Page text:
Graham County

Erlanger and Lilly Knoepp

A new clinic aims to make healthcare more accessible in Graham County Schools.

With the school year underway, workers are putting the finishing touches on a new health clinic for students and staff.

“As a family nurse practitioner, we kind of tease and say, 'we go from womb to tomb,'” said Debbie McDaniel.

Courtesy of NCACC

Last week, three of the country’s major pharmaceutical distributors reached a $26-billion settlement with several states over opioids.  North Carolina was one of them.  Here’s what happens next:

Local government leaders worked to get all 100 counties in North Carolina to sign onto an agreement on how funding from the settlement would be distributed.

Photo by Doreyl Ammons Cain/Appalachian Mural Trail

Community members are celebrating a new mural in Graham County dedicated to the Beloved Women and matriarchs of the Snowbird Community on Saturday. 

The Graham Revitalization Economic Action Team project – funded by a 2019 Z. Smith Reynolds Foundation Grant – was created by local Snowbird artists and the Appalachian Mural Trail. 

“The main purpose of everything was to include Snowbird with Robbinsville,” said Jackson County artist Doreyl Ammons Cain. Cain is the co-founder of the trail and one of the lead artists of the mural.

Courtesy of Dakota Brown

 Over a year ago, the borders of some local counties and regions were shut to the public to help stop the spread of COVID-19. 

As part of BPR and Foxfire Museum's oral history project,  Dakota Brown, education director at the Museum of the Cherokee shares what it was like when the Qualla Boundary closed during her interview with Foxfire curator Kami Ahrens.  

Courtesy of NC DOT

Graham County’s Corridor K project is moving forward. NCDOT announced today that the environmental impact study for the highway expansion was finalized.

“This historic milestone is the result of the numerous coordination efforts of the team, with not only NCDOT’s normal local and agency partners, but efforts to understand the concerns of environmental advocacy groups, the Appalachian Trail Conservancy, Tribal partners and MANY others,” said Division 14 Engineer Wanda Austin in a press release. “This collaborative effort has laid the groundwork for many other future projects.”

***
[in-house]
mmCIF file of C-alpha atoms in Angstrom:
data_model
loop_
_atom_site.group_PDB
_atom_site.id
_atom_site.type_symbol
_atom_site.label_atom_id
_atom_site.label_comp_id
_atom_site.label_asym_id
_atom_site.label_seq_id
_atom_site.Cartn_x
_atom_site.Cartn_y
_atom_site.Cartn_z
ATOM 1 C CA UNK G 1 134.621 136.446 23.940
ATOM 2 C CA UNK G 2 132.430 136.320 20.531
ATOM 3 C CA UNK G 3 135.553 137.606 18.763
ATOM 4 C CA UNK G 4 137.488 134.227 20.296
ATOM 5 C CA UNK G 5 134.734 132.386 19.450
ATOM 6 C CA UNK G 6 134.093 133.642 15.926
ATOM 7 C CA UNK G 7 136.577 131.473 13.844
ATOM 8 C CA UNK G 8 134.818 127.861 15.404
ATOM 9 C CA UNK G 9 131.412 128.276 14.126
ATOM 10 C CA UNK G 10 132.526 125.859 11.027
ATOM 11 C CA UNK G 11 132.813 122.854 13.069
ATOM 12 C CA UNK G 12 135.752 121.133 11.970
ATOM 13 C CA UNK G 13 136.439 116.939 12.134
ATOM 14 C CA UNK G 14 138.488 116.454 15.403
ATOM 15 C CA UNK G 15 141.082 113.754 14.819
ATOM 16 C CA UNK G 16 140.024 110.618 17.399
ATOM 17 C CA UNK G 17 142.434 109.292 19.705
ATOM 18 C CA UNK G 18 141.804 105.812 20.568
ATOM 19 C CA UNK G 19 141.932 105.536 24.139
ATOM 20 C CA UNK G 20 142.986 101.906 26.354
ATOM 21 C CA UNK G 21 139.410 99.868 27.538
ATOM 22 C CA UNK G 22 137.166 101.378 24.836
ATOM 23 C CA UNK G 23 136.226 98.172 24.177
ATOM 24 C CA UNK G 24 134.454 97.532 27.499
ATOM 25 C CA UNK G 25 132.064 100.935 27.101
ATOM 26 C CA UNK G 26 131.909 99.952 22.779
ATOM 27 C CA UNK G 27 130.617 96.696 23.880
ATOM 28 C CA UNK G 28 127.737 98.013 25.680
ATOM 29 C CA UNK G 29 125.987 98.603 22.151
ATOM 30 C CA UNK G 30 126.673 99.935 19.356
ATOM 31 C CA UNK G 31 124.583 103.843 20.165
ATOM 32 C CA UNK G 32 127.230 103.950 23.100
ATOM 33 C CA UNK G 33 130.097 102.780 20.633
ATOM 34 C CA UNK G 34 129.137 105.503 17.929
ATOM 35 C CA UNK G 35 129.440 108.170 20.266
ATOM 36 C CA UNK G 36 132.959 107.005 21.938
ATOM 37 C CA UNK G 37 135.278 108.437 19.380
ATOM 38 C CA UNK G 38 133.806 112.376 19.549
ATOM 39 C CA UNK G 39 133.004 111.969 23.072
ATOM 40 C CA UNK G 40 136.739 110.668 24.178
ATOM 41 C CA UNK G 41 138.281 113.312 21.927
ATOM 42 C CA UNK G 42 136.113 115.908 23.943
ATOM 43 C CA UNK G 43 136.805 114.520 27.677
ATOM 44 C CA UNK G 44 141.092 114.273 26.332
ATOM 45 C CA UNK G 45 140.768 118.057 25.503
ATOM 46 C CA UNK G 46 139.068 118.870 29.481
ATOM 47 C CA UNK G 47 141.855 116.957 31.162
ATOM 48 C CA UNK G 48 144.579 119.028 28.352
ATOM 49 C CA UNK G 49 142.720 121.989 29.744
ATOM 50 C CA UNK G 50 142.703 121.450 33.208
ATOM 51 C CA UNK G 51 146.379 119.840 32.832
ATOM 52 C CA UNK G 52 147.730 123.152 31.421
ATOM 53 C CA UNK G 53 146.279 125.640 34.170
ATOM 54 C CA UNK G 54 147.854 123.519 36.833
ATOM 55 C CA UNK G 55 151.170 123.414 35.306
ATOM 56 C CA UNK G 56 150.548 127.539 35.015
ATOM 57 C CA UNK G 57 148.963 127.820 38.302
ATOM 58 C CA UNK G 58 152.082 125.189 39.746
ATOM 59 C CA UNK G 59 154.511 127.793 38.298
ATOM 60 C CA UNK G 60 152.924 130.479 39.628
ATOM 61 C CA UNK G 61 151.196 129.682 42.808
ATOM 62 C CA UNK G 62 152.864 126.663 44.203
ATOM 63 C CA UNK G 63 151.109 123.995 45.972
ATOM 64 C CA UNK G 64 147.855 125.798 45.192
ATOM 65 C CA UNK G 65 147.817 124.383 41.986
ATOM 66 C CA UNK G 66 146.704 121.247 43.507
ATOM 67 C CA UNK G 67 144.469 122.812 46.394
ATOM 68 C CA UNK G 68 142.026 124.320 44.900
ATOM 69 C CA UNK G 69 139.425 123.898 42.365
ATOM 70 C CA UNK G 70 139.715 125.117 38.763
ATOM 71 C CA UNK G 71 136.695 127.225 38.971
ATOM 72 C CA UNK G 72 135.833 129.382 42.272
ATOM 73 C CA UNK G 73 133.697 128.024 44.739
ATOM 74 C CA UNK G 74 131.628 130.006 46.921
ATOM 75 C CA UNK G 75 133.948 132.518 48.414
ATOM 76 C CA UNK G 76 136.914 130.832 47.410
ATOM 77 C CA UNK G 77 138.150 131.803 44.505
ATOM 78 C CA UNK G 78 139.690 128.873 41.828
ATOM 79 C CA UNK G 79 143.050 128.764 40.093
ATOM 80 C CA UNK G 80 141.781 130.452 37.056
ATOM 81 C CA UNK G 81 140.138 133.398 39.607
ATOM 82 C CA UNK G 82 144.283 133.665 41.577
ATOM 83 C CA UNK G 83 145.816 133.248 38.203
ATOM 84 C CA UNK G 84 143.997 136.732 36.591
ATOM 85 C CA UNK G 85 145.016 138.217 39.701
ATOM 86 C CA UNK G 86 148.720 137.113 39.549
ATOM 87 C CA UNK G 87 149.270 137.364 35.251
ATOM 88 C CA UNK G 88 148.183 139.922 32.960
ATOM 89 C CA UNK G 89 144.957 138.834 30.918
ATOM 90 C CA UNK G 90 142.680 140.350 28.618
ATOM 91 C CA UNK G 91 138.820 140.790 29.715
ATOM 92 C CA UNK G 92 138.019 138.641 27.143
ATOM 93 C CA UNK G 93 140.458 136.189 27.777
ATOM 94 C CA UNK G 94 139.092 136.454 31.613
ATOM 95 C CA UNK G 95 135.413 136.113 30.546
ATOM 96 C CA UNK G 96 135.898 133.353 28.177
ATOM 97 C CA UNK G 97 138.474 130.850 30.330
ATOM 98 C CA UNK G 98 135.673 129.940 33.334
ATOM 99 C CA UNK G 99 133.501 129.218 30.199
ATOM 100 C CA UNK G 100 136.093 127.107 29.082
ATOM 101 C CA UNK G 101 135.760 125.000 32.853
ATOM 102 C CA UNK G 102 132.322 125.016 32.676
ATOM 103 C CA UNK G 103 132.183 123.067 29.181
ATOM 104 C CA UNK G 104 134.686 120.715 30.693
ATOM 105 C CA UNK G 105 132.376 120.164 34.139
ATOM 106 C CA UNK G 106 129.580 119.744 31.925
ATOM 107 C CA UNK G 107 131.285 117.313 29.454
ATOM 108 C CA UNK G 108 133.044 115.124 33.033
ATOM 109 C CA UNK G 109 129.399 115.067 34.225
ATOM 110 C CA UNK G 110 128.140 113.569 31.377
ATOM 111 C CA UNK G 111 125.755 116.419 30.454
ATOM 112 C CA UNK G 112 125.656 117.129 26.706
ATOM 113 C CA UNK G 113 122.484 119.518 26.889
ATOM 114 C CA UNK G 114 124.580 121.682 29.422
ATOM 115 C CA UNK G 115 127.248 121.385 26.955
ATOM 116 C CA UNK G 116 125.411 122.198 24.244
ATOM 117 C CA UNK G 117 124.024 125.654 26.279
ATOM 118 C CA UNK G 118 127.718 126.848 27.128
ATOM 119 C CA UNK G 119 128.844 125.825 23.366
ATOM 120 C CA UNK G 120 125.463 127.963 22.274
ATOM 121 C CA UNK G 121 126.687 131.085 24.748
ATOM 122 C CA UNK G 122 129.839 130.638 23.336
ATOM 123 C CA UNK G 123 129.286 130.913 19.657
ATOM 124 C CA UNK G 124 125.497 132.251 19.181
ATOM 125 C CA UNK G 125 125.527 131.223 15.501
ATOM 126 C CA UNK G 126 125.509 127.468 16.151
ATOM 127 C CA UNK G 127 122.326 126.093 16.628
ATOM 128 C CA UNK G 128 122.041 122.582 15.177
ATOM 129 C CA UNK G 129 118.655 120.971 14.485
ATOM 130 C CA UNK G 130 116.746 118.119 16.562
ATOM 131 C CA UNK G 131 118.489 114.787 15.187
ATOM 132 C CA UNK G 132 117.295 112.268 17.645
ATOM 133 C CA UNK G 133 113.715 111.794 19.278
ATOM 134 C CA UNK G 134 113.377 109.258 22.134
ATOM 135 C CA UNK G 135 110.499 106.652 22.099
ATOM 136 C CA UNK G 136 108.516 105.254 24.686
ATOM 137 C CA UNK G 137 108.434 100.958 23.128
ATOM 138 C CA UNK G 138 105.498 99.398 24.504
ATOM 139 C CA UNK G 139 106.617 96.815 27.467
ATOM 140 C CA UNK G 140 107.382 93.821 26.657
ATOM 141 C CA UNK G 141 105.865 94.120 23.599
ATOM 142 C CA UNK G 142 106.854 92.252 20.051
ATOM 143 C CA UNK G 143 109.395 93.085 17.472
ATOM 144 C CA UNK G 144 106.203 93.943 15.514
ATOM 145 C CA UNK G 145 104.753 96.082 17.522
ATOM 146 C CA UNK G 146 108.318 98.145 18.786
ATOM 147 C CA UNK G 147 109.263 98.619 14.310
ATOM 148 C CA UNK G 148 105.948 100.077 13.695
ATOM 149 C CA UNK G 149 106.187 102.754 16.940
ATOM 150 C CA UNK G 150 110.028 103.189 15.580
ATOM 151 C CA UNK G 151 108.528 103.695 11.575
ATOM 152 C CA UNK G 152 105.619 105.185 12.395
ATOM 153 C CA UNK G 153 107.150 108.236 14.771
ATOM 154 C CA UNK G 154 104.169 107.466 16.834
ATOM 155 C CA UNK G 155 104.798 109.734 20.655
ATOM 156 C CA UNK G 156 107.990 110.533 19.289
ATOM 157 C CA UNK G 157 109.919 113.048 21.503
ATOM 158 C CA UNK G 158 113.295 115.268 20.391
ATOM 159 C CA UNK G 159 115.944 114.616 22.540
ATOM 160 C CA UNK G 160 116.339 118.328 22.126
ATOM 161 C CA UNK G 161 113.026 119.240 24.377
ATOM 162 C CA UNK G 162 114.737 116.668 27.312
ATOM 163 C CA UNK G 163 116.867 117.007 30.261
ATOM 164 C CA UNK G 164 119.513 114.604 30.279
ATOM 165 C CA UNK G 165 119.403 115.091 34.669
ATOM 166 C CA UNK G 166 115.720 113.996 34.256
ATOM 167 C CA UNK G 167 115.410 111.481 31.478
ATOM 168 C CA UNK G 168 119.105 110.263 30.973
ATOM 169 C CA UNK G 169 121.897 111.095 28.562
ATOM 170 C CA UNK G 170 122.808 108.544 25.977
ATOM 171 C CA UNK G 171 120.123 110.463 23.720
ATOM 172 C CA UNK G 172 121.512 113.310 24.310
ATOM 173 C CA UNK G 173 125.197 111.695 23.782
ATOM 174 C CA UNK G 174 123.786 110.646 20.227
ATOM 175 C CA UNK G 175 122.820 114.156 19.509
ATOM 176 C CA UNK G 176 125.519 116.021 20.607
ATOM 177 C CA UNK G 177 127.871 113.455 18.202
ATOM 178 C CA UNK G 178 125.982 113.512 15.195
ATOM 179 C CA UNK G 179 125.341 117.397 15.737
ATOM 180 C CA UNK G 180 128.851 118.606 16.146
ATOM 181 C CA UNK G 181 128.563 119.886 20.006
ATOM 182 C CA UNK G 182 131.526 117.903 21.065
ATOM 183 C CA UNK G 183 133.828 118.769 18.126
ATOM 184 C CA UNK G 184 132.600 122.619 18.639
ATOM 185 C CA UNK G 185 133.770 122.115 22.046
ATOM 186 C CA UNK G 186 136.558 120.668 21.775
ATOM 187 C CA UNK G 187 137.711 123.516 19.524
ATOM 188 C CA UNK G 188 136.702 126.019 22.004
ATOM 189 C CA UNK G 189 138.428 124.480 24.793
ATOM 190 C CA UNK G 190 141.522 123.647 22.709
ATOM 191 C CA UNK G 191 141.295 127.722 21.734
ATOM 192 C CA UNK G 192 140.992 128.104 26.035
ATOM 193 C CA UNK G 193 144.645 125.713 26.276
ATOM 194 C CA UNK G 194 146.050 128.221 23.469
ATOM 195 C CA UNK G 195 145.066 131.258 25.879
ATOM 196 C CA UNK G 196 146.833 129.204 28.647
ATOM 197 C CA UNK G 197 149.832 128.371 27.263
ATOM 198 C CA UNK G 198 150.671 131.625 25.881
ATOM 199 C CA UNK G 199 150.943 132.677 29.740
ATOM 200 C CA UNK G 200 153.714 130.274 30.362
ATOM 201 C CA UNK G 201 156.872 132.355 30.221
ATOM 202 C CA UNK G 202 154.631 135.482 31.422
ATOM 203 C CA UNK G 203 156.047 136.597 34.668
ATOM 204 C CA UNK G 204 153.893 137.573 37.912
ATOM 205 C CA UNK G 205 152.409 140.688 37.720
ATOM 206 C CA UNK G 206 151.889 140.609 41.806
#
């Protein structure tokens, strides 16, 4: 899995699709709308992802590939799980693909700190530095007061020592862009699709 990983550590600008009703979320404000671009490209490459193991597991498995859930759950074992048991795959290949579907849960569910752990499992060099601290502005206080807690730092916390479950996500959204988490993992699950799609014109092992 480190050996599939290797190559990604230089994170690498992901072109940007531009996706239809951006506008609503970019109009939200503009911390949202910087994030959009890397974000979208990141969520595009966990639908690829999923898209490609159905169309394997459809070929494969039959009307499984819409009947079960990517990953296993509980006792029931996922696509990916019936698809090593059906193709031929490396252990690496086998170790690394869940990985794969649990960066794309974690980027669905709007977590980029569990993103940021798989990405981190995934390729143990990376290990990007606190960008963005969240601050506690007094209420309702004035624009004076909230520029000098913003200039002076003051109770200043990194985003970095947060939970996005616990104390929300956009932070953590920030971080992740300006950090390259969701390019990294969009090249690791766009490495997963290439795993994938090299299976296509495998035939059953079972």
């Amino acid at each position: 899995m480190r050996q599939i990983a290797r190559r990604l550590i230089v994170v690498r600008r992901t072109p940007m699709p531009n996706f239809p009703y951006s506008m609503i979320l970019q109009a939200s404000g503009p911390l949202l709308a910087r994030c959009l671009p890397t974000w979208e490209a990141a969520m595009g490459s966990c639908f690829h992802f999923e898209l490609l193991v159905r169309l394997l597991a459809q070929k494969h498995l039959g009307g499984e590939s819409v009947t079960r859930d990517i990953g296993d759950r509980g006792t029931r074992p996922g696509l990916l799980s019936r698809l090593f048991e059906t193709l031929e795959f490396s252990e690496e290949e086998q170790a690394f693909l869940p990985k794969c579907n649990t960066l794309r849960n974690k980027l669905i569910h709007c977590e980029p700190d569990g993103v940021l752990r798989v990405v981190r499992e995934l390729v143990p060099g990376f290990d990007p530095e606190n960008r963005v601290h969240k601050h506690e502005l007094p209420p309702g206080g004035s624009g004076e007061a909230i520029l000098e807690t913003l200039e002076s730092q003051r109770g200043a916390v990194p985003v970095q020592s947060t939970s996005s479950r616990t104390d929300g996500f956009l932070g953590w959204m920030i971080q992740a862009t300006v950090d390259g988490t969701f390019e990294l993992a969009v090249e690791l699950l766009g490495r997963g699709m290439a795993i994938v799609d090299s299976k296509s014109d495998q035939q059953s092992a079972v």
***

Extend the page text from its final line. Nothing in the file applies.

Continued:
Photo courtesy of New Kituwah Academy

Long before the world had ever heard of COVID-19, the Cherokee language was in trouble.

Last year, the three tribes in the U.S. declared a state of emergency because there are now so few fluent speakers.  That includes the Eastern Band of the Cherokee Indians in Western North Carolina.  Here’s how the pandemic has impacted the teaching of the language:

The New Kituwah Academy started in 2004 to teach a new generation of fluent Cherokee speakers. Like other schools, the pandemic caused educators to go to virtual instruction.

Photo courtesy of Erlanger Western Carolina Hospital

The Cherokee, Clay, Graham (CCG) Health Foundation has donated $40,000 to Erlanger Western Carolina Hospital(EWCH).

“The CCG Foundation has donated funds to help support this facility for many years,” said Andrew Reichman, chairman of the CCG board, in a statement. 

EWCH says it will use the funds to purchase five automated external defibrillators (AED), a flexible fiber-optic ureteral scope for surgical procedures, a urine analyzer for the lab, a treadmill for the cardiac rehab department and a mobile computer workstation.

Courtesy of Western Carolina University

Western Carolina University has established a Cherokee Studies Scholarship in honor of an Eastern Band leader and scholar.

Courtesy of NC DOT

NC DOT is calling for public comment on the long-awaited Corridor K.

The highway, which will improve mobility in Graham County, was originally a part of  the Appalachian Development Highway System, a network of road corridors funded by Congress in 1965.